Maxillary Sinusitis due to Dental Infection: A Case Series Study Odontogenic maxillary sinusitis
Journal of "Regeneration, Reconstruction & Restoration" (Triple R),
Vol. 6 (2021),
13 March 2021
Introduction: Odontogenic infection is one of the most common causes of maxillary sinusitis which can lead to severe complications like cerebral abscess and orbital cellulitis. This study aims to evaluate the frequency of acute and chronic maxillary sinusitis by odontogenic source in 120 patients.
Materials and Methods: One hundred and twenty patients (240 sinuses) were examined by clinical examinations and their sinuses were assessed for the extent of fluid or mucosal thickening in computed tomography (CT) images and water's views. A dental examination has been performed to detect dental involvement and priapical radiography has been obtained to confirm the findings. Combination treatments were performed on five patients with refractory odontogenic sinusitis. Chi-square analysis has been used to identify the correlation between the prevalence of odontogenic sinusitis, age, and gender.
Results: Sinus involvement caused by dental origin has been found in 11.2% of the cases. Periapical involvement of maxillary first molar has been the most common cause of sinusitis with dental source (68%). The incidence of chronic apical periodontitis has been significantly higher than the other periapical infections (75% versus 25%). The signs and symptoms of sinusitis in all five cases were eliminated after the combination treatment after four months.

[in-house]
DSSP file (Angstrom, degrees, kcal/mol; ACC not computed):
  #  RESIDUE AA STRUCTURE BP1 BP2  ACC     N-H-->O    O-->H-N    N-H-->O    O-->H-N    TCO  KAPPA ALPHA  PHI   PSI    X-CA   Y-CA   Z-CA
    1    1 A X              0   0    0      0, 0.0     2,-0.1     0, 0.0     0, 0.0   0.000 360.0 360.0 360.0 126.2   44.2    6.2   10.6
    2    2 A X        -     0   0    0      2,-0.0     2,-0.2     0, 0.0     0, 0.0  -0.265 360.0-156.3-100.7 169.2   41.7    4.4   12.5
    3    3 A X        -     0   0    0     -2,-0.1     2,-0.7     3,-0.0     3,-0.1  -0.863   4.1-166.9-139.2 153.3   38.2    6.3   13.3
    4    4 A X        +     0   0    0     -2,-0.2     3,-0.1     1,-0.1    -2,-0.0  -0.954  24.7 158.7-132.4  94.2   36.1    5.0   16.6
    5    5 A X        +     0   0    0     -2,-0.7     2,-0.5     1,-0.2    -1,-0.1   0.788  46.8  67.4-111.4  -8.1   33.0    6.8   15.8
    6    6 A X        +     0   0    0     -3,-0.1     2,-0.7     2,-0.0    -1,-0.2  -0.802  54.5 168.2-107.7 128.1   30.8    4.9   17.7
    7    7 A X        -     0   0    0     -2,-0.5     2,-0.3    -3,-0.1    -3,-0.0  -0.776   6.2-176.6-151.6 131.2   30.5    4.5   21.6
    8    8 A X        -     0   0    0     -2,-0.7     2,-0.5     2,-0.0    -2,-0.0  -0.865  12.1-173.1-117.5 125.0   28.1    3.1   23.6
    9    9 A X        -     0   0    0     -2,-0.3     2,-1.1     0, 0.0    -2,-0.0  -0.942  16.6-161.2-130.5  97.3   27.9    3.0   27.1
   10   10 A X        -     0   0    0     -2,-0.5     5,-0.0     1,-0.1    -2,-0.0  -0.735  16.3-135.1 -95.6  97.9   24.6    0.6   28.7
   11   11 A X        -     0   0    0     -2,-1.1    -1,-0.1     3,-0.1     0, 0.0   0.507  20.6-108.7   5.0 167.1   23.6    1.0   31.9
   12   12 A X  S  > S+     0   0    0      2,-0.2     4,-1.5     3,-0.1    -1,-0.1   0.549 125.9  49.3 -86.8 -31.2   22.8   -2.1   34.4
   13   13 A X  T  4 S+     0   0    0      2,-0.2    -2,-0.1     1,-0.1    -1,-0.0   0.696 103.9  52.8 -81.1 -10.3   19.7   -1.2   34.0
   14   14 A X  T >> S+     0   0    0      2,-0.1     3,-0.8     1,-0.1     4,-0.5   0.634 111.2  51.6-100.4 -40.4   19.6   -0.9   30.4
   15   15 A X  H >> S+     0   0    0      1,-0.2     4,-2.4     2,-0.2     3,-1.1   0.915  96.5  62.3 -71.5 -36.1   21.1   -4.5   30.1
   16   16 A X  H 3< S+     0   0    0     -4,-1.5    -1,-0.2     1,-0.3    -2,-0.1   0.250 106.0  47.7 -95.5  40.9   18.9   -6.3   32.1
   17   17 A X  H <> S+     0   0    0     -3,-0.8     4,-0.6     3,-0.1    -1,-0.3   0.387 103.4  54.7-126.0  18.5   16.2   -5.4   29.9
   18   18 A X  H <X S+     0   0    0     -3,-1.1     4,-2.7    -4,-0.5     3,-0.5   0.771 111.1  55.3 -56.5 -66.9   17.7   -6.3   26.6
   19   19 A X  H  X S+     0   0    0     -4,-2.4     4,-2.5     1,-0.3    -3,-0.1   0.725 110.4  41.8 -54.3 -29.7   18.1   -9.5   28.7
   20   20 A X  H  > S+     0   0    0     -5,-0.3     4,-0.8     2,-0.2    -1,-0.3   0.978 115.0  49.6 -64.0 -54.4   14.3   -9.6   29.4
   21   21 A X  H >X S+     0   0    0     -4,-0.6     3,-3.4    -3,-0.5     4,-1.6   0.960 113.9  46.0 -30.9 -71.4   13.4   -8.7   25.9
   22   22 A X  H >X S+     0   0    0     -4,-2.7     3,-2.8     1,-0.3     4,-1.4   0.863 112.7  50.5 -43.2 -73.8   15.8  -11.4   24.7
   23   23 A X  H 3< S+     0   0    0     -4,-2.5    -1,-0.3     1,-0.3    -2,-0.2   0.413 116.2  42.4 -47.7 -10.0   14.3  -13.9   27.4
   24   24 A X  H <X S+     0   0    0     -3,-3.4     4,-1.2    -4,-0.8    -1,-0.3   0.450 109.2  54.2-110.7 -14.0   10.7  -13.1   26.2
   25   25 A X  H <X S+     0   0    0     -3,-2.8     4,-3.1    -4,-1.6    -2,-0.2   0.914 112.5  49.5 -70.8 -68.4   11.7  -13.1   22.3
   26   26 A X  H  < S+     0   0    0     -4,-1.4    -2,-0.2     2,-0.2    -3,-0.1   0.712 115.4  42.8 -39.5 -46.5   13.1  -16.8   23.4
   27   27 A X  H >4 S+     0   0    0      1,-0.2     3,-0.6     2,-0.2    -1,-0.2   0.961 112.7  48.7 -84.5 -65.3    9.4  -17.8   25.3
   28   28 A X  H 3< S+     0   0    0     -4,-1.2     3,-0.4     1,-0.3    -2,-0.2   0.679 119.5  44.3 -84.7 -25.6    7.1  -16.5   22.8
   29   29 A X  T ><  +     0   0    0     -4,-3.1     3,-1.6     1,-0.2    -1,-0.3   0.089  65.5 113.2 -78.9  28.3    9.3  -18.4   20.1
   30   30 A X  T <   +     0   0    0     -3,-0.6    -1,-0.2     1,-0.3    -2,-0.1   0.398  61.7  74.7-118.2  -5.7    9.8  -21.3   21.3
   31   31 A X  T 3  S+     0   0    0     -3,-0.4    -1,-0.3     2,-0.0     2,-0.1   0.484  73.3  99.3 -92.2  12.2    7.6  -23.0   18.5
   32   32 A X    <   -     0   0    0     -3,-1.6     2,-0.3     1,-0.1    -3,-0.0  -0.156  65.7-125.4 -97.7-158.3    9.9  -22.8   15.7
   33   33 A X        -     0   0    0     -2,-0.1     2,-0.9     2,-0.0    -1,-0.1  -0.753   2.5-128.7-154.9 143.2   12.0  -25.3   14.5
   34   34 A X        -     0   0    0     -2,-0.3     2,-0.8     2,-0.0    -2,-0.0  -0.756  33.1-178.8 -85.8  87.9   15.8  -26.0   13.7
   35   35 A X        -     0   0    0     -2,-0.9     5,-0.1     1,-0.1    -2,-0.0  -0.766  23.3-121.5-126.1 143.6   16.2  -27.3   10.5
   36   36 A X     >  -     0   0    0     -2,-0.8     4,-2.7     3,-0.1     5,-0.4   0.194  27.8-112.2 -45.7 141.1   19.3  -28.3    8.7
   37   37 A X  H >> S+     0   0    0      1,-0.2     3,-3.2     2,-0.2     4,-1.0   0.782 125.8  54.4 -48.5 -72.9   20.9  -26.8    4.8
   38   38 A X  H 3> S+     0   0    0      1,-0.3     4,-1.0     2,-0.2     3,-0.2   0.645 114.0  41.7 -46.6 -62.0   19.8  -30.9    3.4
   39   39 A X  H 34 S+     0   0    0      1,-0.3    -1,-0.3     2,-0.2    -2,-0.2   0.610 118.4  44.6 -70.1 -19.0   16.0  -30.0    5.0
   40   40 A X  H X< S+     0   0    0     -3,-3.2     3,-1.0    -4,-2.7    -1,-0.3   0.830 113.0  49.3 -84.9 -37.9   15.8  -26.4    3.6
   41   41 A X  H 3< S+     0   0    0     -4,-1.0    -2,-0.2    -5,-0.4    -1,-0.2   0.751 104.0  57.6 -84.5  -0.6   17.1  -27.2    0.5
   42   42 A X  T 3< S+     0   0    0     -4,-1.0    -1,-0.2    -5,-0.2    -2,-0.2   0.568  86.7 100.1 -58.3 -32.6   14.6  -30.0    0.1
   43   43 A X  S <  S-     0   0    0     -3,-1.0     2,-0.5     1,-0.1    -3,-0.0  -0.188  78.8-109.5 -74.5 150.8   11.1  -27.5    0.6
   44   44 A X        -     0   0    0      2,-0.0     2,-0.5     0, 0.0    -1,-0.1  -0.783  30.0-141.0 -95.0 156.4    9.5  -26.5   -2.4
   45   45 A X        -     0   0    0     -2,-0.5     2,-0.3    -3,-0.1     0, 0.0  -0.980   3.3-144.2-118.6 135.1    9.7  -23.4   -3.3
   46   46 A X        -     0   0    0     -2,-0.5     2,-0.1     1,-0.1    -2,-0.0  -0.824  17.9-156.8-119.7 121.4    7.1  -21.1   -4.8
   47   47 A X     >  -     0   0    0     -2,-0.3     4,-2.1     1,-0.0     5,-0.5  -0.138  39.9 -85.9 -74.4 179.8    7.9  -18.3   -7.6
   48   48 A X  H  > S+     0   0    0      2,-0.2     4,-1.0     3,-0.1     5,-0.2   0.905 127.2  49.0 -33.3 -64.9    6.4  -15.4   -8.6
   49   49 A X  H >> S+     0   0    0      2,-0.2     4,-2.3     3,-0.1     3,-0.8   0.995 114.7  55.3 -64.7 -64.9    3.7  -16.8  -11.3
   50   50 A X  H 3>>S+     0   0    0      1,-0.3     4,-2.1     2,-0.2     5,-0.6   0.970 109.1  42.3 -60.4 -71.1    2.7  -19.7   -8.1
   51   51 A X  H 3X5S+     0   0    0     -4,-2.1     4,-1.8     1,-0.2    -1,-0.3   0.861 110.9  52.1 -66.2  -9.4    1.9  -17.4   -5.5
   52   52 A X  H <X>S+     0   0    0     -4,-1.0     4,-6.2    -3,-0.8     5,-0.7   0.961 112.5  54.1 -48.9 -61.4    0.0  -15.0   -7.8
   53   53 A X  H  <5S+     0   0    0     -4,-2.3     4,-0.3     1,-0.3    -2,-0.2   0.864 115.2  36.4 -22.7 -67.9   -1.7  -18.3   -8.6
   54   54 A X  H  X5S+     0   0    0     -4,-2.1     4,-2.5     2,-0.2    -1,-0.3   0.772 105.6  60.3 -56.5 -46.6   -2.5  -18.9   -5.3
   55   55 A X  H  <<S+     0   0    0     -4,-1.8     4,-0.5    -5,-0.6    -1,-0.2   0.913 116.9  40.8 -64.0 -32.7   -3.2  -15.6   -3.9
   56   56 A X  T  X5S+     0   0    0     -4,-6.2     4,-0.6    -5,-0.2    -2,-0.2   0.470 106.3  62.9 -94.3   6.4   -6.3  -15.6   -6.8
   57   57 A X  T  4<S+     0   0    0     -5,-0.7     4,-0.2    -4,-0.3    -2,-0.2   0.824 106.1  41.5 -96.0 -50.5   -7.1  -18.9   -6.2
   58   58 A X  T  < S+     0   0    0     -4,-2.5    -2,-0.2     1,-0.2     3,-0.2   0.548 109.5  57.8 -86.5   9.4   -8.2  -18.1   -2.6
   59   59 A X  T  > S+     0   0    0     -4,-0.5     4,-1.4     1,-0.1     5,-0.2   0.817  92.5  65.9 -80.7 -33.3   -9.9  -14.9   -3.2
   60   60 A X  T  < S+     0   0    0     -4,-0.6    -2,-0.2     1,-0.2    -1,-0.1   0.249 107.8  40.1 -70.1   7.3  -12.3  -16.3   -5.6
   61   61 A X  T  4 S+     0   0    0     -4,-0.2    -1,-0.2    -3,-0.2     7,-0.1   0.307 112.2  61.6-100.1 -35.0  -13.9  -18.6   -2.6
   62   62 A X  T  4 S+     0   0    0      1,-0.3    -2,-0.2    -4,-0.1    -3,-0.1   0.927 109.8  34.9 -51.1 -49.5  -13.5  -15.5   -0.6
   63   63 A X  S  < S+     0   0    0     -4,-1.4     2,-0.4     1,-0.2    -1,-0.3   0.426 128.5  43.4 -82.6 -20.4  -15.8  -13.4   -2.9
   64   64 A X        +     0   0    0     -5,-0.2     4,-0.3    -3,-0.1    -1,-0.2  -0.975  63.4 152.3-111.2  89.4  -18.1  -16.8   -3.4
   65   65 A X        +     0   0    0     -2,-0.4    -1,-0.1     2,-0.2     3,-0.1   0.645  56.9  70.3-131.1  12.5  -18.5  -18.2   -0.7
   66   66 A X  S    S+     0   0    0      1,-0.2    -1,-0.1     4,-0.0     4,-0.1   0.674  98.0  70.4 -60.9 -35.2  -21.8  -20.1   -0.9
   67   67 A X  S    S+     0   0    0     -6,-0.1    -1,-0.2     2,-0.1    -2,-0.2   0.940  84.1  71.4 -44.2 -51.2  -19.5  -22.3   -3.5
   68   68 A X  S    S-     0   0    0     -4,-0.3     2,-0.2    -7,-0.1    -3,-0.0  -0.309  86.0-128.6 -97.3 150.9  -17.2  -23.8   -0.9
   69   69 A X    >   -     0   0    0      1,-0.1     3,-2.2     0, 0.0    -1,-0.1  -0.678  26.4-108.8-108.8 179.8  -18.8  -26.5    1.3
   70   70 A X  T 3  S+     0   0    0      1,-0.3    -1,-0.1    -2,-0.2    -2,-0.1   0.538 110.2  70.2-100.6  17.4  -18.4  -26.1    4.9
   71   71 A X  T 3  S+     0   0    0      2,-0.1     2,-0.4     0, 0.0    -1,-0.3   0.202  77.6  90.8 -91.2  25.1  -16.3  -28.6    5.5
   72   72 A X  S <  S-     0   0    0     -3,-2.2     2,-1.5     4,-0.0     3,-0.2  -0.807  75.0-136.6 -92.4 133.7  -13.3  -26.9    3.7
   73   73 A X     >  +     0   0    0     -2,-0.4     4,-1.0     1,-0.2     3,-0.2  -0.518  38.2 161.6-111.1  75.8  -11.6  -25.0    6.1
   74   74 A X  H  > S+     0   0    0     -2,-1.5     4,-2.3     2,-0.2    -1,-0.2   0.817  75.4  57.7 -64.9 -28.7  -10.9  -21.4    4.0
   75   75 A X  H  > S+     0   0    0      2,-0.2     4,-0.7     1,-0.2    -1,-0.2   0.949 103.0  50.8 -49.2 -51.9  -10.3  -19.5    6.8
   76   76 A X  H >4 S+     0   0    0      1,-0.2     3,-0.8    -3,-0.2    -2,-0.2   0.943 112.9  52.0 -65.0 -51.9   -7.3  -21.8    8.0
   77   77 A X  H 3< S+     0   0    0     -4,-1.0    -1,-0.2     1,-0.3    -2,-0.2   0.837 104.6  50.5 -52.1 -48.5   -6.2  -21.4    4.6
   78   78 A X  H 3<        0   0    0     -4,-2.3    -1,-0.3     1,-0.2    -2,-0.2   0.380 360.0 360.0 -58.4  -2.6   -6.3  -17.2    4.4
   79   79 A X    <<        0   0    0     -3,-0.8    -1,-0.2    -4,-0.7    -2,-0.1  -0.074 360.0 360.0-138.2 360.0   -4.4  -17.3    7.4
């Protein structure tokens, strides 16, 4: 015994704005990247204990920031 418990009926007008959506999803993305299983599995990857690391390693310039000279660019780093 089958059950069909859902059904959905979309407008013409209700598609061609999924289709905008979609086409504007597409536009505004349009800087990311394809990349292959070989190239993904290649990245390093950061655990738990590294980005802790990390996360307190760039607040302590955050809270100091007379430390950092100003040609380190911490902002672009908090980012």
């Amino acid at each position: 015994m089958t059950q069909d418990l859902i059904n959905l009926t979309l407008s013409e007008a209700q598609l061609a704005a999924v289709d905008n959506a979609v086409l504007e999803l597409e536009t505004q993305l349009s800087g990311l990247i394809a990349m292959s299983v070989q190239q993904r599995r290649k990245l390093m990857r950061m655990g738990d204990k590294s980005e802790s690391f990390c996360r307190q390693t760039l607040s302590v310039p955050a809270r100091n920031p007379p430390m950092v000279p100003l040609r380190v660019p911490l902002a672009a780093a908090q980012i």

Conclusions: Odontogenic sources especially chronic apical periodontitis may lead to inflammation of the maxillary sinus membrane which usually is ignored because of its silent progression.
- Maxillary Sinusitis
- Odontogenic Infection
- Chronic Apical Periodotitis
How to Cite
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